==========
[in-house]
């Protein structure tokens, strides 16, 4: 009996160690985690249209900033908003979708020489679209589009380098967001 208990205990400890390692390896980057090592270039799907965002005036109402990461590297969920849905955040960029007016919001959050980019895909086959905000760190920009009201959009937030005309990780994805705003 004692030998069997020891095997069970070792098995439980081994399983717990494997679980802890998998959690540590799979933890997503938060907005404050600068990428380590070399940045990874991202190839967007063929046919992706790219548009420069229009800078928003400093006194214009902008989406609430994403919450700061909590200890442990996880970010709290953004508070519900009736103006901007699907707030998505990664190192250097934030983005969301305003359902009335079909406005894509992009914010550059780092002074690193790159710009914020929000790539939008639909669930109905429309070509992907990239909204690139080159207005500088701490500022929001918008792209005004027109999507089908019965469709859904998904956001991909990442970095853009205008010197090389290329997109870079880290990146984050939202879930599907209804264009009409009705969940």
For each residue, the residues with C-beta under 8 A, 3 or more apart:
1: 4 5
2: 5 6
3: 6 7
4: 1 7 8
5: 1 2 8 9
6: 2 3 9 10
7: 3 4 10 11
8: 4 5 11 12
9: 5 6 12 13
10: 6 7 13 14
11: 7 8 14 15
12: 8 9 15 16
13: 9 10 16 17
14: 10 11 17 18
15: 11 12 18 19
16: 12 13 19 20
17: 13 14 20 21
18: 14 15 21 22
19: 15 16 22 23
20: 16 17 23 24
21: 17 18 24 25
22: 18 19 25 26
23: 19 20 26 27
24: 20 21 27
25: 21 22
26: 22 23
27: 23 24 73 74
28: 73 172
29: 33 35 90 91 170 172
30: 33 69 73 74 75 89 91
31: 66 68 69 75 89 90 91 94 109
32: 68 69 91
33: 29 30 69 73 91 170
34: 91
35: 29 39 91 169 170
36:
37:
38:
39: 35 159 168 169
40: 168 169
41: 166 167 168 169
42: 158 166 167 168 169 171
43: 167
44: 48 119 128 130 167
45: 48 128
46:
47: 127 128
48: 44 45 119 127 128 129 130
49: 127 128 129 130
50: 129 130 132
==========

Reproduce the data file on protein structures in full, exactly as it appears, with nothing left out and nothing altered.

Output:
[in-house]
């Protein structure tokens, strides 16, 4: 009996160690985690249209900033908003979708020489679209589009380098967001 208990205990400890390692390896980057090592270039799907965002005036109402990461590297969920849905955040960029007016919001959050980019895909086959905000760190920009009201959009937030005309990780994805705003 004692030998069997020891095997069970070792098995439980081994399983717990494997679980802890998998959690540590799979933890997503938060907005404050600068990428380590070399940045990874991202190839967007063929046919992706790219548009420069229009800078928003400093006194214009902008989406609430994403919450700061909590200890442990996880970010709290953004508070519900009736103006901007699907707030998505990664190192250097934030983005969301305003359902009335079909406005894509992009914010550059780092002074690193790159710009914020929000790539939008639909669930109905429309070509992907990239909204690139080159207005500088701490500022929001918008792209005004027109999507089908019965469709859904998904956001991909990442970095853009205008010197090389290329997109870079880290990146984050939202879930599907209804264009009409009705969940």
For each residue, the residues with C-beta under 8 A, 3 or more apart:
1: 4 5
2: 5 6
3: 6 7
4: 1 7 8
5: 1 2 8 9
6: 2 3 9 10
7: 3 4 10 11
8: 4 5 11 12
9: 5 6 12 13
10: 6 7 13 14
11: 7 8 14 15
12: 8 9 15 16
13: 9 10 16 17
14: 10 11 17 18
15: 11 12 18 19
16: 12 13 19 20
17: 13 14 20 21
18: 14 15 21 22
19: 15 16 22 23
20: 16 17 23 24
21: 17 18 24 25
22: 18 19 25 26
23: 19 20 26 27
24: 20 21 27
25: 21 22
26: 22 23
27: 23 24 73 74
28: 73 172
29: 33 35 90 91 170 172
30: 33 69 73 74 75 89 91
31: 66 68 69 75 89 90 91 94 109
32: 68 69 91
33: 29 30 69 73 91 170
34: 91
35: 29 39 91 169 170
36:
37:
38:
39: 35 159 168 169
40: 168 169
41: 166 167 168 169
42: 158 166 167 168 169 171
43: 167
44: 48 119 128 130 167
45: 48 128
46:
47: 127 128
48: 44 45 119 127 128 129 130
49: 127 128 129 130
50: 129 130 132